Host an Event Volunteer Join Tickets

Support the plant database you love!

Q. Who is Mr. Smarty Plants?

A: There are those who suspect Wildflower Center volunteers are the culpable and capable culprits. Yet, others think staff members play some, albeit small, role. You can torture us with your plant questions, but we will never reveal the Green Guru's secret identity.

Help us grow by giving to the Plant Database Fund or by becoming a member

Did you know you can access the Native Plant Information Network with your web-enabled smartphone?

Share

Ask Mr. Smarty Plants

Ask Mr. Smarty Plants is a free service provided by the staff and volunteers at the Lady Bird Johnson Wildflower Center.

Search Smarty Plants
See a list of all Smarty Plants questions

Please forgive us, but Mr. Smarty Plants has been overwhelmed by a flood of mail and must take a break for awhile to catch up. We hope to be accepting new questions again soon. Thank you!

Need help with plant identification, visit the plant identification page.

 
rate this answer
Not Yet Rated

Thursday - July 22, 2010

From: Bay Point, CA
Region: California
Topic: Non-Natives
Title: Suckers on non-native crape myrtle in Bay Point CA
Answered by: Barbara Medford

QUESTION:

How can I stop suckers on a Crepe Myrtle tree? I have bought sucker stopper in the past, but find it hard to locate now. Is there something else I can spray or paint on the base of the tree to stop the suckers? Thank you

ANSWER:

Legerstroemia indica, Crapemyrtle, is native to temperate and tropical Asia. The Lady Bird Johnson Wildflower Center is dedicated to the growth, protection and propagation of plants native not only to North America but to the areas in which the plants are being grown. However, from The University of Georgia Cooperative Extension website, here is an article on Crape Myrtle Culture, Pages 3 and 4 of this document covers both pruning and control of suckers. They do mention a growth inhibitor for the suckers, but ordinarily just snipping them off will suffice, although you will have to keep doing it-there are no permanent fixes in Nature.
 

More Non-Natives Questions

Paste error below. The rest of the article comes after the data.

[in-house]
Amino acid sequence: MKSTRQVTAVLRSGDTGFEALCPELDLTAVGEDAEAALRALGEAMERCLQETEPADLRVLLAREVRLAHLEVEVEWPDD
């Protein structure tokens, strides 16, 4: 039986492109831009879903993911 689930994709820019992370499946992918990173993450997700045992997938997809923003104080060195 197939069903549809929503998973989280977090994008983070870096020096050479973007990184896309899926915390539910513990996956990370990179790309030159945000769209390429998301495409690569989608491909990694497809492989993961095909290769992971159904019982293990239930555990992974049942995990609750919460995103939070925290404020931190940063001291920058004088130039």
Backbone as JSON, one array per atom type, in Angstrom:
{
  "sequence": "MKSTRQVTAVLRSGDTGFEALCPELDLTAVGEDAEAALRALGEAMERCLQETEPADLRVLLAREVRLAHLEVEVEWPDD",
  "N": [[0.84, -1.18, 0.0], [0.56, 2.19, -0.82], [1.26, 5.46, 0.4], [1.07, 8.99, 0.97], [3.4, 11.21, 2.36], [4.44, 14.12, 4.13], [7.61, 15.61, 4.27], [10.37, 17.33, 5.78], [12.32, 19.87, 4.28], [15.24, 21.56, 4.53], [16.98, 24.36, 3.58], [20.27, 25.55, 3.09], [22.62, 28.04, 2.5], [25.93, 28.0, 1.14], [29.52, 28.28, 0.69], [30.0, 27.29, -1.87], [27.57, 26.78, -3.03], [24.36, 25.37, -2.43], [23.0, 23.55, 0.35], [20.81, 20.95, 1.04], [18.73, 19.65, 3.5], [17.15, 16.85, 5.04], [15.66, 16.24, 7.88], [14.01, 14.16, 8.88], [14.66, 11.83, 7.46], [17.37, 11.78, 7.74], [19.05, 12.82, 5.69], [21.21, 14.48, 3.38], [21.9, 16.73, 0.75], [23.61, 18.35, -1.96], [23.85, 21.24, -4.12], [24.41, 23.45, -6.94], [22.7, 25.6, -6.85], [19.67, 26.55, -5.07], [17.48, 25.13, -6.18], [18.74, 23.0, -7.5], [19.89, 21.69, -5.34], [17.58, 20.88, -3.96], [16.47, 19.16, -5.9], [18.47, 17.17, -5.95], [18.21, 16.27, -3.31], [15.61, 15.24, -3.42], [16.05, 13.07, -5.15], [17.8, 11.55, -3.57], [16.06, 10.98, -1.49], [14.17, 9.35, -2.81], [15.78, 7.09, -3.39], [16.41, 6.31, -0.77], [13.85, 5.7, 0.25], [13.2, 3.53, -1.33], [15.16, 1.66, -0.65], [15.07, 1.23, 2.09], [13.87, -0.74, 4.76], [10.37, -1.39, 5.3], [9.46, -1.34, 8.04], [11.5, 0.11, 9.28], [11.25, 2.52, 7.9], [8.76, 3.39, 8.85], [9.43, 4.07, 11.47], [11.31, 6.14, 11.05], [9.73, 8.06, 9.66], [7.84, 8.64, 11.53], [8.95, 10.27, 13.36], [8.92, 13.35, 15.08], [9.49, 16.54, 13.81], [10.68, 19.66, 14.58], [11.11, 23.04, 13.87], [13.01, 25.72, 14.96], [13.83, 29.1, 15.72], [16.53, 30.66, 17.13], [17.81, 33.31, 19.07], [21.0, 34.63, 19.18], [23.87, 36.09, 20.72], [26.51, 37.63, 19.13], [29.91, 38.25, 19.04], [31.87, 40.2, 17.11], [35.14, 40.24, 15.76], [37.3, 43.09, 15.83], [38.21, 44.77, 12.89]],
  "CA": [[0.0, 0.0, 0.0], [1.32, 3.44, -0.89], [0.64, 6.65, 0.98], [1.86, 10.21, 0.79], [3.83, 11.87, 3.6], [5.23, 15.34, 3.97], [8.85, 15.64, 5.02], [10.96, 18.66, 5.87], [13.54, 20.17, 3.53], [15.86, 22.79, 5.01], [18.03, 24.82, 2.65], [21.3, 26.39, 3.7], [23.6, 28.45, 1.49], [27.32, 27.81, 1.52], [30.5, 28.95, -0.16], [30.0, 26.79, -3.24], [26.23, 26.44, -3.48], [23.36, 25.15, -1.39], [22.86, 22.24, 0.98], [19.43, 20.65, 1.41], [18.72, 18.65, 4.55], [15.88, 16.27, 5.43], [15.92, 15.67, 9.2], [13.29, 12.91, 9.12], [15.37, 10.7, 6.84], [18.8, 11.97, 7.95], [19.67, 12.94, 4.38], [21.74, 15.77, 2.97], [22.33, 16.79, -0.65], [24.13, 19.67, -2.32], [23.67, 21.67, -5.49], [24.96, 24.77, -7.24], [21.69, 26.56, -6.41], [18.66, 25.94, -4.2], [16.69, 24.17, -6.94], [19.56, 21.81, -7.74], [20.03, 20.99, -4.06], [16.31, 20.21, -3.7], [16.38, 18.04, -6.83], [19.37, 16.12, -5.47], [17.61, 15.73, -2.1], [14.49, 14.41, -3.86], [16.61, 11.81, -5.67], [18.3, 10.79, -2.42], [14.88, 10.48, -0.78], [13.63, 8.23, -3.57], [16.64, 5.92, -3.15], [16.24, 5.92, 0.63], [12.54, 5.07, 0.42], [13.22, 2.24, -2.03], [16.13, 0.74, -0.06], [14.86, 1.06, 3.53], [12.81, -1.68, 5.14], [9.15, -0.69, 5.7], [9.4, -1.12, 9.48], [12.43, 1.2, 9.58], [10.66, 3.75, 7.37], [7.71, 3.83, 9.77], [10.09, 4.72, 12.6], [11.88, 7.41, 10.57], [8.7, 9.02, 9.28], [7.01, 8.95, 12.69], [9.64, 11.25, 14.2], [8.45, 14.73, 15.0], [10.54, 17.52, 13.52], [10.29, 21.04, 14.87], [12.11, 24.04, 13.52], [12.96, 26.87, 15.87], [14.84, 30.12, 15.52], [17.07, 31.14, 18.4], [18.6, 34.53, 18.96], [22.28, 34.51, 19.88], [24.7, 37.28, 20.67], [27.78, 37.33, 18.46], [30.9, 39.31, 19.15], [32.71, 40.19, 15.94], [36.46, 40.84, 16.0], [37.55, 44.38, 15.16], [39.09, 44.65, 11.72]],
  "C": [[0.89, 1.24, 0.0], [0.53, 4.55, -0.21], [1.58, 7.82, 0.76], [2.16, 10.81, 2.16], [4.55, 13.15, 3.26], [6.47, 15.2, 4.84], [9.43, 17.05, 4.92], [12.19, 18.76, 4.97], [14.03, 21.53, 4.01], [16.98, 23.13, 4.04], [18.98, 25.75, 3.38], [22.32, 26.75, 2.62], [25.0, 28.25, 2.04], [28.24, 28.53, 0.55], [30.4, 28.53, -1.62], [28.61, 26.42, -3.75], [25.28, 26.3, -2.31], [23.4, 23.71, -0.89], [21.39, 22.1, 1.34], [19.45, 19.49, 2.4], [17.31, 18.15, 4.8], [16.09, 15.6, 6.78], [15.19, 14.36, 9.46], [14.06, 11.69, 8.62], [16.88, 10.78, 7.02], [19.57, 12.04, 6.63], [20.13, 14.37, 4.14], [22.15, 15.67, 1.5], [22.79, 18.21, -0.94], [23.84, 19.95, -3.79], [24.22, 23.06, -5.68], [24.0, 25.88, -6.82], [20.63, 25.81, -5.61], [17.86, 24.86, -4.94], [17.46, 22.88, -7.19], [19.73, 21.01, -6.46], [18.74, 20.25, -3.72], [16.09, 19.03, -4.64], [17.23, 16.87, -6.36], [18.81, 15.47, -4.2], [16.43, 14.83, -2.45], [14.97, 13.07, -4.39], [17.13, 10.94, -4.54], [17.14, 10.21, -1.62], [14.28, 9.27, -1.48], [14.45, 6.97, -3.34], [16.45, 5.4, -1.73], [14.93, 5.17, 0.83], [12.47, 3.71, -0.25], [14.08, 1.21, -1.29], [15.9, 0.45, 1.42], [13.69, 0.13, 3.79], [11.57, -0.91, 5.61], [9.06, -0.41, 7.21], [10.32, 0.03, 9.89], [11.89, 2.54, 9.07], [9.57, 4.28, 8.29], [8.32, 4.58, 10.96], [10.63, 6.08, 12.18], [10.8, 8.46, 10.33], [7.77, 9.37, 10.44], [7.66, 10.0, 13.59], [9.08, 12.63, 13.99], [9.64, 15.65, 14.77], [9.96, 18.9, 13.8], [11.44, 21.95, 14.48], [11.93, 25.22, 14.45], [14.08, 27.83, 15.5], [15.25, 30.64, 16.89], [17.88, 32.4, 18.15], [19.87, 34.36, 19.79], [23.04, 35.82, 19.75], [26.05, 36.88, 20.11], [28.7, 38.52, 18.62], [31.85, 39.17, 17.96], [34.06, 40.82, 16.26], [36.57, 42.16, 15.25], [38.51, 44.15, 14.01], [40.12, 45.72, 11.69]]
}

Problems with non-native weeping willow in Villanova PA
July 03, 2009 - My weeping willow (6 years old,80+ft tall),up until this year used to be full and healthy. Last year I trimmed the lower portion of the trunk by cutting off the low hanging branches, but this year so ...
view the full question and answer

Return to original color of non-native crape myrtles in Henderson, TX
July 17, 2009 - Mr. Smarty Plants, I bought 3 Dynamite Crape Myrtles that were about 3 -4 feet tall (at Lowe's). In the late Spring, I planted 2 of them about 100 feet apart, in full sun, and left the other one in...
view the full question and answer

Problems with non-native corkscrew willow in Homerville GA
May 25, 2009 - I have a corkscrew willow tree and it the branches are turning dark and dying. What could be the problem?
view the full question and answer

Non-native. Why are my potted Royal Empress trees dying?
June 22, 2009 - I have purchased several Royal Empress trees over the past two years. Why won't they grow? Some sprouted leaves and then died while in the pots I planted them in. While others, that are 2 years old ...
view the full question and answer

Non-native and invasive bamboos from Staten Island, NY
May 19, 2013 - Hi I put some black Bamboo and some bias Bamboo in a large container about 6ft by 2ft and ht 18 inches .How can I get this Bamboo to thrive ? Suggestions on types of plant food or fertilizer or ant t...
view the full question and answer

Support the Wildflower Center by Donating Online or Becoming a Member today.